belts and pulleys and indexing tables. By the way, did you know that AutomationDirect

has a free tool that helps you with all of this? It’s the Visual Sizer and it’s a free

download from here. It’s intended for servo systems, but it

works perfectly for Steppers too. You just build your system, enter each devices

specs, setup your velocity profile, specify your motor and you instantly see how much

torque you will need. And it even handles S-Curves and triangular

and trapezoidal profiles. You can then view your system performance. Here’s what the motor is capable of peak

and rated and what your system requires, peak and RMS. If you do a lot of this kind of stuff it’s

worth spending the time to learn how to use this really cool tool. Regardless of how you calculate the inertia,

please remember that these calculated numbers are just a good starting point. You still need to apply some experience and

common sense. So, how close are these calculated numbers

to the actual measured numbers? Well, check out the next video where we compare

these calculated numbers with real live results …

If you need any help with selecting an AutomationDirect Stepper Motor please contact AutomationDirect’s

free, award winning support team during regular business hours – they will be happy to help. And don’t forget the forums. There are lots of folks there that love to

share their years of experience. Just don’t post and questions directed at

AutomationDirect’s support staff there, they don’t monitor the forums on a regular

basis.

## 15 Replies to “SureStep Stepper Motors – How to Choose and Use (Part I)”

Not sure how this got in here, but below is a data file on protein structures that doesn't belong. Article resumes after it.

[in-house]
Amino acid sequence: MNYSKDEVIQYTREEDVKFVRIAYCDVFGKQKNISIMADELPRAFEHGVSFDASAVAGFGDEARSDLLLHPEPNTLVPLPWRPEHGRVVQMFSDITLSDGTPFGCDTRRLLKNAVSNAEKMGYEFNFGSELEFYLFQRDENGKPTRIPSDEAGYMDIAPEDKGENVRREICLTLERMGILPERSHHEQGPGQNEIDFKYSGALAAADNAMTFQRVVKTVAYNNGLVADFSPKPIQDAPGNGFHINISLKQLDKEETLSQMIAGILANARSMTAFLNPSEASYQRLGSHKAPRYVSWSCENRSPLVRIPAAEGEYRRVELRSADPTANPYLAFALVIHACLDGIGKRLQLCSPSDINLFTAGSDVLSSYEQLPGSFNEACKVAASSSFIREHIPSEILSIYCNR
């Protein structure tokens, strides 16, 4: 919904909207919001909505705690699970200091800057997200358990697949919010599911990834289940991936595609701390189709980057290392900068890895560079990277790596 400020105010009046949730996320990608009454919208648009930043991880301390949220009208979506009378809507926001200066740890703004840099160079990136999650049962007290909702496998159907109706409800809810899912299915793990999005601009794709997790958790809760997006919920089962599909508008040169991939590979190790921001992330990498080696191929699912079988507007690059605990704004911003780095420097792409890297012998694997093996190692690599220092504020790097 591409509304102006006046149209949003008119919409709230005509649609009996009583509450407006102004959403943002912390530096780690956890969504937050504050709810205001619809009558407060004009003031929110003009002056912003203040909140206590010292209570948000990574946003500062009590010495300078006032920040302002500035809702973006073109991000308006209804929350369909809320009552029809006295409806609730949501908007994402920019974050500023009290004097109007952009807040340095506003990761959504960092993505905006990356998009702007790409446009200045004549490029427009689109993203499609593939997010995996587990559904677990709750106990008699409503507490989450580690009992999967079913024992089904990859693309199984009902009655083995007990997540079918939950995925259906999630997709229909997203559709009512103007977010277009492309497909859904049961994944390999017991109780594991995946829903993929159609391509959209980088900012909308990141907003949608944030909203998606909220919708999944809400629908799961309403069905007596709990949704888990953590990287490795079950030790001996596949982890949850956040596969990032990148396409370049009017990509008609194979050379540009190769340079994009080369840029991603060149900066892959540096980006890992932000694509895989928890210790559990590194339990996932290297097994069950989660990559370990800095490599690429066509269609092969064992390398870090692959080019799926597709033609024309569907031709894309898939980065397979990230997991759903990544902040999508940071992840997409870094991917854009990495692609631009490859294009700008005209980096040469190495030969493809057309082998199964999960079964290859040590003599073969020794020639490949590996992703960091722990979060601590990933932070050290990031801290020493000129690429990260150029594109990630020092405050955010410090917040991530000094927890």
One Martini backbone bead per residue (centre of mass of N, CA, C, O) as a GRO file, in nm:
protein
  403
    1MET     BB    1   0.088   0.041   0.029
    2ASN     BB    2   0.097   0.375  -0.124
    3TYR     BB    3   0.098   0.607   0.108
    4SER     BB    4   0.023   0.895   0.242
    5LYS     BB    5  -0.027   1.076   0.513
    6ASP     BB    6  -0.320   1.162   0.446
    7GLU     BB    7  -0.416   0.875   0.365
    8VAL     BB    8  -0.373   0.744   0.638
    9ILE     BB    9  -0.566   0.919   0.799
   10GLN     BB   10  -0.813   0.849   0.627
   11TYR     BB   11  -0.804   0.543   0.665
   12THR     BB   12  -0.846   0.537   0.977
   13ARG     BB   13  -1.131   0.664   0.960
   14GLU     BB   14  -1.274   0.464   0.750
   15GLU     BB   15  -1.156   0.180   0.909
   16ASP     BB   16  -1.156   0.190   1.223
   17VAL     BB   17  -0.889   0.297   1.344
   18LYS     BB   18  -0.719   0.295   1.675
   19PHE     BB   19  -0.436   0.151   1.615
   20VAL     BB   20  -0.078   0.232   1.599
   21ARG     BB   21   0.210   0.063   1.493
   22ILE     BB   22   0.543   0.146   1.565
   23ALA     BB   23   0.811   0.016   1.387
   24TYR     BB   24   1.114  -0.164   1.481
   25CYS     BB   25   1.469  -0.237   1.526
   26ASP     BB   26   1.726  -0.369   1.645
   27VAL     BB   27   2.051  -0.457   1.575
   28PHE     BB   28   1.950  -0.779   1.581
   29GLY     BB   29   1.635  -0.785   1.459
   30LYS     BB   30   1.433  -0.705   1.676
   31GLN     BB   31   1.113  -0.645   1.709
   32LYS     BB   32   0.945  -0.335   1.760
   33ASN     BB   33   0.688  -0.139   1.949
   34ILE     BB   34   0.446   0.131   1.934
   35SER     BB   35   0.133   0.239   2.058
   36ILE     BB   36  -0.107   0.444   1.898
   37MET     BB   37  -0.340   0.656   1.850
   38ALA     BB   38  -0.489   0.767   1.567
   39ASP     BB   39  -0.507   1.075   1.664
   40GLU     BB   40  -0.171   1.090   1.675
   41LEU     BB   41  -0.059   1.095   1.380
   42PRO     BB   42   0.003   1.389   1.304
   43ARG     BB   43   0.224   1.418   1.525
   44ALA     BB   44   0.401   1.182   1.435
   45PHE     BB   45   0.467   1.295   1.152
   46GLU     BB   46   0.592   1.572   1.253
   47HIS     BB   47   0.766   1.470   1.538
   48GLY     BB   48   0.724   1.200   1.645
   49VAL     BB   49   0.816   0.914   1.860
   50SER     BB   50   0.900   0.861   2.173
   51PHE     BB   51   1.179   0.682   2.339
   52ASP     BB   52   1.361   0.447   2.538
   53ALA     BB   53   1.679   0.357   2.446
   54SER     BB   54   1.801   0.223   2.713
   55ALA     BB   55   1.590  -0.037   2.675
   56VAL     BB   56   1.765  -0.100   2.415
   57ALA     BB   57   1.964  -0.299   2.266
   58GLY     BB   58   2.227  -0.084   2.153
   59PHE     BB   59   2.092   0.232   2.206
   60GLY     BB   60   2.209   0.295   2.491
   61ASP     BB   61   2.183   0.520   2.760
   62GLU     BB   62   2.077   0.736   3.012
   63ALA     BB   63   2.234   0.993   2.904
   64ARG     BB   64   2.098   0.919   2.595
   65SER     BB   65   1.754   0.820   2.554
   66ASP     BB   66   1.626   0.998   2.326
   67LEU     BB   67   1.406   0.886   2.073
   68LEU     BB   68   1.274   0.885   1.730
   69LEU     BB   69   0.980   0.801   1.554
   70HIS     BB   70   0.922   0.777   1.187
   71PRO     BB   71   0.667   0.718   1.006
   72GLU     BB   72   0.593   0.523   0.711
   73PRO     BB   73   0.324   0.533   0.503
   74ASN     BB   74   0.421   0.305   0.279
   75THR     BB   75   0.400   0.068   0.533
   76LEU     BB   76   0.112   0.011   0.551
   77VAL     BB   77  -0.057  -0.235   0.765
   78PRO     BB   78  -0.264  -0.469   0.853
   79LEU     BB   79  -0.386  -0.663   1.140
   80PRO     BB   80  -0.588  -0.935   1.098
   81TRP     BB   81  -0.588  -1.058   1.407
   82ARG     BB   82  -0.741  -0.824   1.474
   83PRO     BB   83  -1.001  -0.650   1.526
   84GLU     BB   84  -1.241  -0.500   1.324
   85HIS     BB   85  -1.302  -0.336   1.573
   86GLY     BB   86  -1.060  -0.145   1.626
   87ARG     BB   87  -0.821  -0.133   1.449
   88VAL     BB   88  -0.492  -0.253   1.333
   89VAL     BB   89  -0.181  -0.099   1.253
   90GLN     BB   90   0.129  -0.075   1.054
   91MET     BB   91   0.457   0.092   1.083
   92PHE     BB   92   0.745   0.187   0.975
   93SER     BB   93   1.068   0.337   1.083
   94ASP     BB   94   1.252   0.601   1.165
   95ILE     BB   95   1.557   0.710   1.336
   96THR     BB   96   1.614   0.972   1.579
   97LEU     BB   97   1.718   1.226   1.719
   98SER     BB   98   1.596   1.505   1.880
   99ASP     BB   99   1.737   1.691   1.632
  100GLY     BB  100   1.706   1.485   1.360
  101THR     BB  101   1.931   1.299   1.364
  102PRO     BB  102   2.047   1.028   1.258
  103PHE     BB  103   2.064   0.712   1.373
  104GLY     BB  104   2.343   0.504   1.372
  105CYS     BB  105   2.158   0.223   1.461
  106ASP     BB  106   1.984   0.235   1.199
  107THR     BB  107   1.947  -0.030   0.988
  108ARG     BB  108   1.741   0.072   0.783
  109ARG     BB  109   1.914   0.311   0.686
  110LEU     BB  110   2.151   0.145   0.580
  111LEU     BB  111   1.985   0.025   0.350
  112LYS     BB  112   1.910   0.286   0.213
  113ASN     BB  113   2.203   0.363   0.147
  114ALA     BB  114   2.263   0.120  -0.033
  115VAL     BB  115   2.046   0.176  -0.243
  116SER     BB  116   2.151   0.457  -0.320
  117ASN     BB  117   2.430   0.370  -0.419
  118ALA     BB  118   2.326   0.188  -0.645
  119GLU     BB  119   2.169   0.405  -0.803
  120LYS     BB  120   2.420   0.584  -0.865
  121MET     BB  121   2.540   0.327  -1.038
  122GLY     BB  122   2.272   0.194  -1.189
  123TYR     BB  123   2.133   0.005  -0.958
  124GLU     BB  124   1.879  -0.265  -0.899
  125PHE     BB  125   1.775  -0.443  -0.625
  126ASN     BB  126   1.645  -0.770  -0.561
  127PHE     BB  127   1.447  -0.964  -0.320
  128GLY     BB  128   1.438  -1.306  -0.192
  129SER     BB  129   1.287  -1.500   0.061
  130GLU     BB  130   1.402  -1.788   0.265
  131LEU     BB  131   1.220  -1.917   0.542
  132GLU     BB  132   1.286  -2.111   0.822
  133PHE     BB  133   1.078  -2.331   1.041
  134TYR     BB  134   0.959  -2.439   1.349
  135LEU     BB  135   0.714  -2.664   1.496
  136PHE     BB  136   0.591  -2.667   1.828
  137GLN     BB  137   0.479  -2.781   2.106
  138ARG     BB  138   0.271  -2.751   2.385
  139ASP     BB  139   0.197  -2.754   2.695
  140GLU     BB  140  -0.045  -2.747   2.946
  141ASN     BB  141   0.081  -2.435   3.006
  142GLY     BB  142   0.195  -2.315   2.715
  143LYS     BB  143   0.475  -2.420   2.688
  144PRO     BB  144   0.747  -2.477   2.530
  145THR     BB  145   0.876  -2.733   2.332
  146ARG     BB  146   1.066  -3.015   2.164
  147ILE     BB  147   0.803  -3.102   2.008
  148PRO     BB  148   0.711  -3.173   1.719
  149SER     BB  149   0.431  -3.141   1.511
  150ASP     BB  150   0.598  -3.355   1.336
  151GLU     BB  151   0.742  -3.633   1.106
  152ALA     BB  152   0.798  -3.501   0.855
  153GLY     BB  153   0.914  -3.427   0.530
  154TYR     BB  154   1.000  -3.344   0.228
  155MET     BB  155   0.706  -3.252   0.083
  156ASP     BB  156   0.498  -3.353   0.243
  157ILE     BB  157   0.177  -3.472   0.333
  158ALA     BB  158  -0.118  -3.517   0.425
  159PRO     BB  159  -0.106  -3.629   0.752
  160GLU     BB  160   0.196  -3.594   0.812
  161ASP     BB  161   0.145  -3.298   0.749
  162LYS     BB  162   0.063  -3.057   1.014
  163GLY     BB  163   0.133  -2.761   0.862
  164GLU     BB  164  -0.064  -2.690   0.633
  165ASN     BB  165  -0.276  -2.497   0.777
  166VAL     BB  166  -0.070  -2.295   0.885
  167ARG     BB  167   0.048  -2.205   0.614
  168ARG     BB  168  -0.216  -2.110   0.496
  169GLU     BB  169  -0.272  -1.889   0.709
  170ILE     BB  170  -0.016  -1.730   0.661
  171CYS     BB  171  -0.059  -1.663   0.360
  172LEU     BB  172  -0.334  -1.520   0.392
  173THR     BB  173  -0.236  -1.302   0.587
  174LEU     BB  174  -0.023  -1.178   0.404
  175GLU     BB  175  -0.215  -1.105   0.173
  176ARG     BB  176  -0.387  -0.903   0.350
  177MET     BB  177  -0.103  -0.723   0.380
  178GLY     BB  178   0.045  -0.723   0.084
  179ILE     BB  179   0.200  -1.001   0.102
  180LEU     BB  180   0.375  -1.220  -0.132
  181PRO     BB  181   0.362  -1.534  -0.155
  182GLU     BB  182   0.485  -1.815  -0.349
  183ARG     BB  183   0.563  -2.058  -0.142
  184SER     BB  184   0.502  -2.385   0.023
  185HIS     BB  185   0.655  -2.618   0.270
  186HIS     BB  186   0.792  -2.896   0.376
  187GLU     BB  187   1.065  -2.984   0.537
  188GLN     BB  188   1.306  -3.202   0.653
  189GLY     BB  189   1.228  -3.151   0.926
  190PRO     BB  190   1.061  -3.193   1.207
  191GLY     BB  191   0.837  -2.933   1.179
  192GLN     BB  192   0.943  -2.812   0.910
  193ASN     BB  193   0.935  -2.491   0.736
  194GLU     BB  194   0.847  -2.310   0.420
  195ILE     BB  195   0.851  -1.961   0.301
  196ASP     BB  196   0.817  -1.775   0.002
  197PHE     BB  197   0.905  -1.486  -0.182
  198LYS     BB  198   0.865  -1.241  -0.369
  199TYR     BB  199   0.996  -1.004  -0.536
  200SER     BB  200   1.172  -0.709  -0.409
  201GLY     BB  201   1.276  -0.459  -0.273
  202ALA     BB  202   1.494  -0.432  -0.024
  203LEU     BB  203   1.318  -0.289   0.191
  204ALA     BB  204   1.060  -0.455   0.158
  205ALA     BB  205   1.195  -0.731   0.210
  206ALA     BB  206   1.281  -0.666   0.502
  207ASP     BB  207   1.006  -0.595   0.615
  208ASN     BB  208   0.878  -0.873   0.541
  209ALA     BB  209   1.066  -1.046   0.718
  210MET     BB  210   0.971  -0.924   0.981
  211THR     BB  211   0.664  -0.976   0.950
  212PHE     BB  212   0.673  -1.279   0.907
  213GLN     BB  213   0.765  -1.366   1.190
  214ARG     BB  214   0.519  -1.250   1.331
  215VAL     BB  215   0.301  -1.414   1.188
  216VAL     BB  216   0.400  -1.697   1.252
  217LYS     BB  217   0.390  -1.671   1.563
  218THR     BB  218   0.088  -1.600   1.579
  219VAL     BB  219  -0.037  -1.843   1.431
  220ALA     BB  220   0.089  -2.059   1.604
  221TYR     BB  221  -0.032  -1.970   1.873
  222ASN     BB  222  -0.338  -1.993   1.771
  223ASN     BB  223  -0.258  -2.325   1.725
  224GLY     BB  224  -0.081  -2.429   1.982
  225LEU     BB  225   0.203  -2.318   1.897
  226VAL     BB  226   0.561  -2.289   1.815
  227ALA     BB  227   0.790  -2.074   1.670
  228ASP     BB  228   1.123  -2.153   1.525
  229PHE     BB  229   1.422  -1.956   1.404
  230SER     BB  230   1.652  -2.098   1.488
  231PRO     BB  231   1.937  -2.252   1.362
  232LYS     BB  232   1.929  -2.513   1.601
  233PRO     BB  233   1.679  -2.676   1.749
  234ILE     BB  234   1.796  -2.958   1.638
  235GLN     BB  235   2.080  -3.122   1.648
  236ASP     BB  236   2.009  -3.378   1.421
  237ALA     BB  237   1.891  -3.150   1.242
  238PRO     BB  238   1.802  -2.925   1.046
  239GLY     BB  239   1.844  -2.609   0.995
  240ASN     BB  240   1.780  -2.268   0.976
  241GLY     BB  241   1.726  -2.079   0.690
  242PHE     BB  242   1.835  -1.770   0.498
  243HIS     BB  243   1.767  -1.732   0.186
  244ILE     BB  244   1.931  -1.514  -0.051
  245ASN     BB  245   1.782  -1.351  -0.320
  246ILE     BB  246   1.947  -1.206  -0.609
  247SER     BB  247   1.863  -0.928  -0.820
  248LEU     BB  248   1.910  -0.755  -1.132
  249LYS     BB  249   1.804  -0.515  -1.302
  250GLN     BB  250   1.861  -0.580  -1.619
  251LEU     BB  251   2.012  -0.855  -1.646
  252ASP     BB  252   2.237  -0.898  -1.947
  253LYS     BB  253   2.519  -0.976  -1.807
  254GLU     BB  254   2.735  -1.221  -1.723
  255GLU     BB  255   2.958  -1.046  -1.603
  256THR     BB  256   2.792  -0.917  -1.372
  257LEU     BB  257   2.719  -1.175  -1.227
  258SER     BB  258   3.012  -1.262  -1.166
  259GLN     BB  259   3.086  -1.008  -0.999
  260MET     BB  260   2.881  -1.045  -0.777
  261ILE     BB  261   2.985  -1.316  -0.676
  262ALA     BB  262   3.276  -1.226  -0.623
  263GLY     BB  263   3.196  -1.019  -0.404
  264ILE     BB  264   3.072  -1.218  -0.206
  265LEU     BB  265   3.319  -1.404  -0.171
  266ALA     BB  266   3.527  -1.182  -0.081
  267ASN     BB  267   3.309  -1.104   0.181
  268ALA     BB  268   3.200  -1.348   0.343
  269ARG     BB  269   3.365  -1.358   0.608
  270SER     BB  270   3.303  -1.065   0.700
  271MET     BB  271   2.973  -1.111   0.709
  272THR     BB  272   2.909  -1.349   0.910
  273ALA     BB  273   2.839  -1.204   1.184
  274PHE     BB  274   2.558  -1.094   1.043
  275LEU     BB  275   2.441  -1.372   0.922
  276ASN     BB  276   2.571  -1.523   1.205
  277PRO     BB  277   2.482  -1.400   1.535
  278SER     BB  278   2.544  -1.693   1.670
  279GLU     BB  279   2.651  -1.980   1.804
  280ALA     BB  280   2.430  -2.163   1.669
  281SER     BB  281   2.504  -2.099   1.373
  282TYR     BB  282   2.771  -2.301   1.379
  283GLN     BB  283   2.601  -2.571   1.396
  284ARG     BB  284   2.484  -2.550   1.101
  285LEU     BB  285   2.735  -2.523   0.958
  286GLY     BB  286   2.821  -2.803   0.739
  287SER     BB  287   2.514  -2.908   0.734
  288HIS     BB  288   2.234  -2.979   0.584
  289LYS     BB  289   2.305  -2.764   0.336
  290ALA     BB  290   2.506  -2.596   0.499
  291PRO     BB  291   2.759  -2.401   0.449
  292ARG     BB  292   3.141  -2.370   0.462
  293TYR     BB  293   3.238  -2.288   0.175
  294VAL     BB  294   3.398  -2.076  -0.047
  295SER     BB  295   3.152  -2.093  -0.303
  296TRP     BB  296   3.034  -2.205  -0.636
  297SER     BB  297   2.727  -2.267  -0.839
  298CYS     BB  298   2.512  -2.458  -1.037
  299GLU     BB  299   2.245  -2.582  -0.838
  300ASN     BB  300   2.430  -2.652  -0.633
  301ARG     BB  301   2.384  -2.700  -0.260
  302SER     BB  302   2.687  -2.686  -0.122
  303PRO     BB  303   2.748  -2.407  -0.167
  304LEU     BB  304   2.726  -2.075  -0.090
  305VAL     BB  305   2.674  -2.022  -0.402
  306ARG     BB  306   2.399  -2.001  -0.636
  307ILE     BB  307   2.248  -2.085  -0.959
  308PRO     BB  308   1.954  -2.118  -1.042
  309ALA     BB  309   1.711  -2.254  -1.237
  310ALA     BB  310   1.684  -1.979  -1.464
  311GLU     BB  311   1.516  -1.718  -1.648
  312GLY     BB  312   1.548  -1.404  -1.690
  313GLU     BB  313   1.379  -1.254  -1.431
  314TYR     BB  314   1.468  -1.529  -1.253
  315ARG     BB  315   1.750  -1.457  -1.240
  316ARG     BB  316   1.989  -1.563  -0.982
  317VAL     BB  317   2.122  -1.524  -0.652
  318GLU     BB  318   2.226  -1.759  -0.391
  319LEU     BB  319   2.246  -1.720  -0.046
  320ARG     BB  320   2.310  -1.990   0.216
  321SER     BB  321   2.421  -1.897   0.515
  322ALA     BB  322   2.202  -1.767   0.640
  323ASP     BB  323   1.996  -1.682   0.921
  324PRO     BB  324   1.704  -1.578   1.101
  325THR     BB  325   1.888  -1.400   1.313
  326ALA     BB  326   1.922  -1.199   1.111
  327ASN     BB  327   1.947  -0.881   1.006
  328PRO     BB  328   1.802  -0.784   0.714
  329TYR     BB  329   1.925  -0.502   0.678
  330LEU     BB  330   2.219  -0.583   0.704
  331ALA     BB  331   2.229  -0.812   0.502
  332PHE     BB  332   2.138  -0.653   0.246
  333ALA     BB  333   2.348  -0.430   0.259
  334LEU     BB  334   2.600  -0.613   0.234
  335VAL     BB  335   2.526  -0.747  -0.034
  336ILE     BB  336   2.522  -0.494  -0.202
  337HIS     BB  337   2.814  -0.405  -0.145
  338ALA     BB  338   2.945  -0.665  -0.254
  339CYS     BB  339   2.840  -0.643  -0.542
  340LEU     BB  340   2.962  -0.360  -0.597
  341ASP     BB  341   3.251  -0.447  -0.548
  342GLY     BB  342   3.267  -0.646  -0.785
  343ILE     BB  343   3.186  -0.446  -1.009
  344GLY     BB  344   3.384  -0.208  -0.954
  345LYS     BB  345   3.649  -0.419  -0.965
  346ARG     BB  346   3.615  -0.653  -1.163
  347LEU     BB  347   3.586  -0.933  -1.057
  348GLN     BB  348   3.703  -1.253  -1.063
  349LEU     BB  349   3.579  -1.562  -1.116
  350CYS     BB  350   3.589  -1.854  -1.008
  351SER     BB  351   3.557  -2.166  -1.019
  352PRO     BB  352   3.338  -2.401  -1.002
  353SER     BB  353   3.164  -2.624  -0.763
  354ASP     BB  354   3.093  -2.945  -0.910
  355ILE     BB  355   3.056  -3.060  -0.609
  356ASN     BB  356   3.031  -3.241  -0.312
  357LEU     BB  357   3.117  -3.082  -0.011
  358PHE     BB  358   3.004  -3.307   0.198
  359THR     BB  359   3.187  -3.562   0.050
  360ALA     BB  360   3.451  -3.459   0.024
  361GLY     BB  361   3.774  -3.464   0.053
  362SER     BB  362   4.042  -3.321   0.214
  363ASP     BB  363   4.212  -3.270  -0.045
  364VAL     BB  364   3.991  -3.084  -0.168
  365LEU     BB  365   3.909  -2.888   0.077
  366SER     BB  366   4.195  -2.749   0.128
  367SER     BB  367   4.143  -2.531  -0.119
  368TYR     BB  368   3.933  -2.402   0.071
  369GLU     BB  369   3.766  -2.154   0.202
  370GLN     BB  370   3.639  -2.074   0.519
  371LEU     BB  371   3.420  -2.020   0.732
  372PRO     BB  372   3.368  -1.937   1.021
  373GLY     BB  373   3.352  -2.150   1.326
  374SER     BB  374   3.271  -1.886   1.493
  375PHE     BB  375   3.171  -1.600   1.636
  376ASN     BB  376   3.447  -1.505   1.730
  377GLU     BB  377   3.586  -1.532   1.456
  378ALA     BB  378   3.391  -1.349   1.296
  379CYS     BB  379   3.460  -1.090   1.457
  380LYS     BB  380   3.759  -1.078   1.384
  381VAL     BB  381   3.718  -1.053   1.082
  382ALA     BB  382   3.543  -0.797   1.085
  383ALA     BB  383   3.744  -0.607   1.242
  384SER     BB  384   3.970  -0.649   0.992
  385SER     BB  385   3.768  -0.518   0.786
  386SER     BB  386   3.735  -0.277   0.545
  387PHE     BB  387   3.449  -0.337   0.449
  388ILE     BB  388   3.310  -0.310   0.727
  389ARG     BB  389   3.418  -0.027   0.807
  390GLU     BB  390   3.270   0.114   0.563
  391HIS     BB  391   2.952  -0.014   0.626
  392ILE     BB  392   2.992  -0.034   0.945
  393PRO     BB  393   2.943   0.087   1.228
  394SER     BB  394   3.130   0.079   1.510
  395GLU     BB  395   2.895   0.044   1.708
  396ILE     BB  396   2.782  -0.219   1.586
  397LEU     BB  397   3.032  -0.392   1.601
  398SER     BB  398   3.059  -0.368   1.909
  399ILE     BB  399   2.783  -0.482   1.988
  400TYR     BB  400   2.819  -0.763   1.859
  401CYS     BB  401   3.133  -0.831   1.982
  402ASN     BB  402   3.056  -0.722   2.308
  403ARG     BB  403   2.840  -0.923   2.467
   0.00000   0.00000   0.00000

how to select stepper motor for rack and pinion

really great. thanks

Pl help me design a '1person chair lift' to elevate and ground 100 kg. between ground &1st floor (10 ft. height), using a stepper motor. supply 230v 50Hz.

Pl help me design a '1person chair lift' to elevate and ground 100 kg. between 1st &ground floor (10 ft. height), using a stepper motor. supply 230v 50Hz.

Great video with one thing missing. You seem to arbitrarily move the rpm of the motor up to account for acceleration and deceleration. Can you explain how to move the line and to where. I am a little confused as to how you picked that new hight.

from where you get the 600 rpm ?3:39

Appendix C example 2 = (45 mm ÷ (10 mm/revscrew ÷ 1 revmotor/revscrew)) x 1000 steps/revmotor

= 4500 pulses…. why did you multiply the distance to be traveled by the rest?

how do you consider that 30,000 pulses are sufficient??

Thanks for the video. Very straight forward, well done. I vote for the metric system though

where can i find the manual u use to make this video? can't find it on your website.

Very nice video

Good job

Hi there, thanks so much for sharing this helpful video, I'm little confused at the step dividing the isosceles trapezoid into 10 pieces, why is that not 12 or 14 cuz the speed would be different if we separate it into another number of pieces? Please help me out, thank you so much.

Pleasa I need your hlep I have cnc X part =70kg. And part of Y=150kg. How match toirque of motor do I need thanks

What about RS232 is it still viable or not for this application ?

Hi, great explanation,

but at 4:47 where do the 0.25 and 1.25 seconds come from ?

and if we have a 5 seconds duration instead of 1.5sec , how do we know how much triangles we have in the area ?